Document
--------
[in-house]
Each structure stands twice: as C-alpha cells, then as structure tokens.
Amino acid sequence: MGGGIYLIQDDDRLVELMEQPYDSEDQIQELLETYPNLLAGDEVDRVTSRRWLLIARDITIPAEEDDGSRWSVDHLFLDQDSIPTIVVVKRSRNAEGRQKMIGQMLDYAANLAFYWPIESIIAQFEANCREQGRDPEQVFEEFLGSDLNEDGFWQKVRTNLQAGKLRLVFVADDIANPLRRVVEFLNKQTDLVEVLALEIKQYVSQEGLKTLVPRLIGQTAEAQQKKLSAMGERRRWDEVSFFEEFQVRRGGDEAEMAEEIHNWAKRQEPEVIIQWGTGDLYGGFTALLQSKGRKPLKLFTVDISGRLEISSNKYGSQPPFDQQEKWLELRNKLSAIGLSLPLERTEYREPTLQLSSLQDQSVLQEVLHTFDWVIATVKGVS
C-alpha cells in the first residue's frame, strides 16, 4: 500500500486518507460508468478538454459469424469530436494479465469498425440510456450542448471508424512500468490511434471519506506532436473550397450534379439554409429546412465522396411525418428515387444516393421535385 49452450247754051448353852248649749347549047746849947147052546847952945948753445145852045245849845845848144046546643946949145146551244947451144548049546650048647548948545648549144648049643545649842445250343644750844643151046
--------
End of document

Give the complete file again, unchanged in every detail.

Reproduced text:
[in-house]
Each structure stands twice: as C-alpha cells, then as structure tokens.
Amino acid sequence: MGGGIYLIQDDDRLVELMEQPYDSEDQIQELLETYPNLLAGDEVDRVTSRRWLLIARDITIPAEEDDGSRWSVDHLFLDQDSIPTIVVVKRSRNAEGRQKMIGQMLDYAANLAFYWPIESIIAQFEANCREQGRDPEQVFEEFLGSDLNEDGFWQKVRTNLQAGKLRLVFVADDIANPLRRVVEFLNKQTDLVEVLALEIKQYVSQEGLKTLVPRLIGQTAEAQQKKLSAMGERRRWDEVSFFEEFQVRRGGDEAEMAEEIHNWAKRQEPEVIIQWGTGDLYGGFTALLQSKGRKPLKLFTVDISGRLEISSNKYGSQPPFDQQEKWLELRNKLSAIGLSLPLERTEYREPTLQLSSLQDQSVLQEVLHTFDWVIATVKGVS
C-alpha cells in the first residue's frame, strides 16, 4: 500500500486518507460508468478538454459469424469530436494479465469498425440510456450542448471508424512500468490511434471519506506532436473550397450534379439554409429546412465522396411525418428515387444516393421535385 49452450247754051448353852248649749347549047746849947147052546847952945948753445145852045245849845845848144046546643946949145146551244947451144548049546650048647548948545648549144648049643545649842445250343644750844643151046